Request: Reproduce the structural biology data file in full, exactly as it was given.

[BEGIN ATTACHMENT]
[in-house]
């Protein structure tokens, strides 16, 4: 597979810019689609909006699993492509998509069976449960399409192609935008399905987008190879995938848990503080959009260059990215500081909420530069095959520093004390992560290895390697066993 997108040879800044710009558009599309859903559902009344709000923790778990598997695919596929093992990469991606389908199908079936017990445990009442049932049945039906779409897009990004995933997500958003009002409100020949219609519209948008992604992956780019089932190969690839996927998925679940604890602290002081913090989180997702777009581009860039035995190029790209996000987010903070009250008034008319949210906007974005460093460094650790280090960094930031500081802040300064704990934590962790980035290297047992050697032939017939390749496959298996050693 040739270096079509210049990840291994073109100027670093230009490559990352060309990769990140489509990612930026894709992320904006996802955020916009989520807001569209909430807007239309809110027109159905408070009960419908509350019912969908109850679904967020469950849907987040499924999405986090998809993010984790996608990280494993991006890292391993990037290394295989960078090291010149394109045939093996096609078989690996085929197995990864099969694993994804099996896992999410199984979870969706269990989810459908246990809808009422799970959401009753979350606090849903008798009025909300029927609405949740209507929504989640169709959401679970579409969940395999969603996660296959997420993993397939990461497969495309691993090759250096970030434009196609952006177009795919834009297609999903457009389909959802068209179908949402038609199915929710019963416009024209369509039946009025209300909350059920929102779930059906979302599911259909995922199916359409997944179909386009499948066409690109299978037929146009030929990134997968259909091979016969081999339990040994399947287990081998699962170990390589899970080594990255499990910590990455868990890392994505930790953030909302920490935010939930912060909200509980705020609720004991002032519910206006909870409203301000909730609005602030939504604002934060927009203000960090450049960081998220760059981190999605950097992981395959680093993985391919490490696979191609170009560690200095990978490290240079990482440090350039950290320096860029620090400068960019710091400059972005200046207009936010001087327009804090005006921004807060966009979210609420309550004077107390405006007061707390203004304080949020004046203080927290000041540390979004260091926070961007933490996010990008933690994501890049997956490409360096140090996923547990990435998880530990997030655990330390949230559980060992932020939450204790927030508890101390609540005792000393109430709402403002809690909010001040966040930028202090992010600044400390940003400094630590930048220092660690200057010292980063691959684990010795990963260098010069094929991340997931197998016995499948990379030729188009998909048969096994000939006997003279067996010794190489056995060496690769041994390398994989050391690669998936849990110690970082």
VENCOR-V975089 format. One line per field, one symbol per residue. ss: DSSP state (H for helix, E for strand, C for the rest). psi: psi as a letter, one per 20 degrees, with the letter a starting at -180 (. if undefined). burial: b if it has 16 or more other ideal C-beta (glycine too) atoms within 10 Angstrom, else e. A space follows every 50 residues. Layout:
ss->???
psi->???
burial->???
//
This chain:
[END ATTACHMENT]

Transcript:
[in-house]
């Protein structure tokens, strides 16, 4: 597979810019689609909006699993492509998509069976449960399409192609935008399905987008190879995938848990503080959009260059990215500081909420530069095959520093004390992560290895390697066993 997108040879800044710009558009599309859903559902009344709000923790778990598997695919596929093992990469991606389908199908079936017990445990009442049932049945039906779409897009990004995933997500958003009002409100020949219609519209948008992604992956780019089932190969690839996927998925679940604890602290002081913090989180997702777009581009860039035995190029790209996000987010903070009250008034008319949210906007974005460093460094650790280090960094930031500081802040300064704990934590962790980035290297047992050697032939017939390749496959298996050693 040739270096079509210049990840291994073109100027670093230009490559990352060309990769990140489509990612930026894709992320904006996802955020916009989520807001569209909430807007239309809110027109159905408070009960419908509350019912969908109850679904967020469950849907987040499924999405986090998809993010984790996608990280494993991006890292391993990037290394295989960078090291010149394109045939093996096609078989690996085929197995990864099969694993994804099996896992999410199984979870969706269990989810459908246990809808009422799970959401009753979350606090849903008798009025909300029927609405949740209507929504989640169709959401679970579409969940395999969603996660296959997420993993397939990461497969495309691993090759250096970030434009196609952006177009795919834009297609999903457009389909959802068209179908949402038609199915929710019963416009024209369509039946009025209300909350059920929102779930059906979302599911259909995922199916359409997944179909386009499948066409690109299978037929146009030929990134997968259909091979016969081999339990040994399947287990081998699962170990390589899970080594990255499990910590990455868990890392994505930790953030909302920490935010939930912060909200509980705020609720004991002032519910206006909870409203301000909730609005602030939504604002934060927009203000960090450049960081998220760059981190999605950097992981395959680093993985391919490490696979191609170009560690200095990978490290240079990482440090350039950290320096860029620090400068960019710091400059972005200046207009936010001087327009804090005006921004807060966009979210609420309550004077107390405006007061707390203004304080949020004046203080927290000041540390979004260091926070961007933490996010990008933690994501890049997956490409360096140090996923547990990435998880530990997030655990330390949230559980060992932020939450204790927030508890101390609540005792000393109430709402403002809690909010001040966040930028202090992010600044400390940003400094630590930048220092660690200057010292980063691959684990010795990963260098010069094929991340997931197998016995499948990379030729188009998909048969096994000939006997003279067996010794190489056995060496690769041994390398994989050391690669998936849990110690970082």
VENCOR-V975089 format. One line per field, one symbol per residue. ss: DSSP state (H for helix, E for strand, C for the rest). psi: psi as a letter, one per 20 degrees, with the letter a starting at -180 (. if undefined). burial: b if it has 16 or more other ideal C-beta (glycine too) atoms within 10 Angstrom, else e. A space follows every 50 residues. Layout:
ss->???
psi->???
burial->???
//
This chain: